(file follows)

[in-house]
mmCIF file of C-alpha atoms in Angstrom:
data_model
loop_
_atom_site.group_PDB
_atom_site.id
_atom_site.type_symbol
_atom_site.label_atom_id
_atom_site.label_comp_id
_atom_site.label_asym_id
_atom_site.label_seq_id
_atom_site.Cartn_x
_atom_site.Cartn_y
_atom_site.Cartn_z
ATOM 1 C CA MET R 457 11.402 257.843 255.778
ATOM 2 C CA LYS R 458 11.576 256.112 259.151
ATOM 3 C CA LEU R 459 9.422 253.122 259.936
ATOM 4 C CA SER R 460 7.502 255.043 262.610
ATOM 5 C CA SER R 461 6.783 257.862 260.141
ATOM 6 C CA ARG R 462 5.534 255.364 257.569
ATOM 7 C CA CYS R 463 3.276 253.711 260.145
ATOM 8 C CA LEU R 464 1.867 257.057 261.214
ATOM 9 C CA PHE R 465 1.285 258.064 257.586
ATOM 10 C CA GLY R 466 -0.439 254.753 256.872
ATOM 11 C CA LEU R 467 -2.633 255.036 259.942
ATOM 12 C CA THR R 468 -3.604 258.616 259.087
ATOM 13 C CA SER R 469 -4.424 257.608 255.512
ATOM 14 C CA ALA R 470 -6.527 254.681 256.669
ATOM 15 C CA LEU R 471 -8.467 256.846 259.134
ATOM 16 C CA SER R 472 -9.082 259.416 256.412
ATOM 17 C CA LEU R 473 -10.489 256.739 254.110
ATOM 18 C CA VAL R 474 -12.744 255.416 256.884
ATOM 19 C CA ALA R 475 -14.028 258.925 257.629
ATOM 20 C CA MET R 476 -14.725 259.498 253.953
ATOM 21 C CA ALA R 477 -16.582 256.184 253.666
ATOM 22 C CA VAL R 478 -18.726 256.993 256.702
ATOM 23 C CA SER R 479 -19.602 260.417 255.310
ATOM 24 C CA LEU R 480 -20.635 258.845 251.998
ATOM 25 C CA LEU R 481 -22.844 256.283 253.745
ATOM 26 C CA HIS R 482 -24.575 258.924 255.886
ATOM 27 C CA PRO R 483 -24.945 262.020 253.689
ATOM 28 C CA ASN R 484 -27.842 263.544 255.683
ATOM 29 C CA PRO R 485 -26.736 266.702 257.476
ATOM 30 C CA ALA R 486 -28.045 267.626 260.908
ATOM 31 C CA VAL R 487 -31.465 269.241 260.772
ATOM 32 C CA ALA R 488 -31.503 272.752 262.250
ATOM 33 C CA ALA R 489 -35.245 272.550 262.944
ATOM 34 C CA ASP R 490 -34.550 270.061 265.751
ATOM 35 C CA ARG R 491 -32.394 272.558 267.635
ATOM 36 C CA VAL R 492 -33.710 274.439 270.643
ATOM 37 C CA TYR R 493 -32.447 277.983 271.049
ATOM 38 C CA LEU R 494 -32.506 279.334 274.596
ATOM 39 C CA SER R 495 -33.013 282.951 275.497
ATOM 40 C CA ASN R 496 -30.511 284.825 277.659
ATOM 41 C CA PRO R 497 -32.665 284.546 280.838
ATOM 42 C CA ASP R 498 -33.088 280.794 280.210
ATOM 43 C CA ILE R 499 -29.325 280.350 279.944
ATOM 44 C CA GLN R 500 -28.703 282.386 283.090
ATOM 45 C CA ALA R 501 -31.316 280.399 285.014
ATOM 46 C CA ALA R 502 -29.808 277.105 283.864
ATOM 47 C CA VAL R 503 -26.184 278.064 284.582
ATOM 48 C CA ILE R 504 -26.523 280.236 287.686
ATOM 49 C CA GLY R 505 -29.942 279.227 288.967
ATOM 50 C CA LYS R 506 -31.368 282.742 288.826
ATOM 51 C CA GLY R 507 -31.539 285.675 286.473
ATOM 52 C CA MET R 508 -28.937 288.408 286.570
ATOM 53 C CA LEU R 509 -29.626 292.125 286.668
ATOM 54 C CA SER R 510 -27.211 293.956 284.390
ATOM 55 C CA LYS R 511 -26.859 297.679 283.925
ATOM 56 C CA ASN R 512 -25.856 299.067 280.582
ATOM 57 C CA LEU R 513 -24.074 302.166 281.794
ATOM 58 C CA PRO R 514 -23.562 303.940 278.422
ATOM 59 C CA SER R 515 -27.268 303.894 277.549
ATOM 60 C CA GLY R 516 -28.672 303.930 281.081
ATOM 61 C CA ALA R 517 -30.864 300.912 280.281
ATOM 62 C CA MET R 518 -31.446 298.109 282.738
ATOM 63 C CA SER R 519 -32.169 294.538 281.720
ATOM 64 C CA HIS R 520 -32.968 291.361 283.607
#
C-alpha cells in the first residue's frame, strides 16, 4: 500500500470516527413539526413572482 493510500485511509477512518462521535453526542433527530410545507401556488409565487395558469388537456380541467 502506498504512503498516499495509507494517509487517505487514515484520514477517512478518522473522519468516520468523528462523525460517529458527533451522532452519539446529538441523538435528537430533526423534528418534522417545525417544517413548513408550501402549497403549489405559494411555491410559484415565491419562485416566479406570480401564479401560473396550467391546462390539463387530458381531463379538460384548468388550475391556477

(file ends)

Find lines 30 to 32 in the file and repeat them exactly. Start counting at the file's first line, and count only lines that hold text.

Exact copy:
ATOM 16 C CA SER R 472 -9.082 259.416 256.412
ATOM 17 C CA LEU R 473 -10.489 256.739 254.110
ATOM 18 C CA VAL R 474 -12.744 255.416 256.884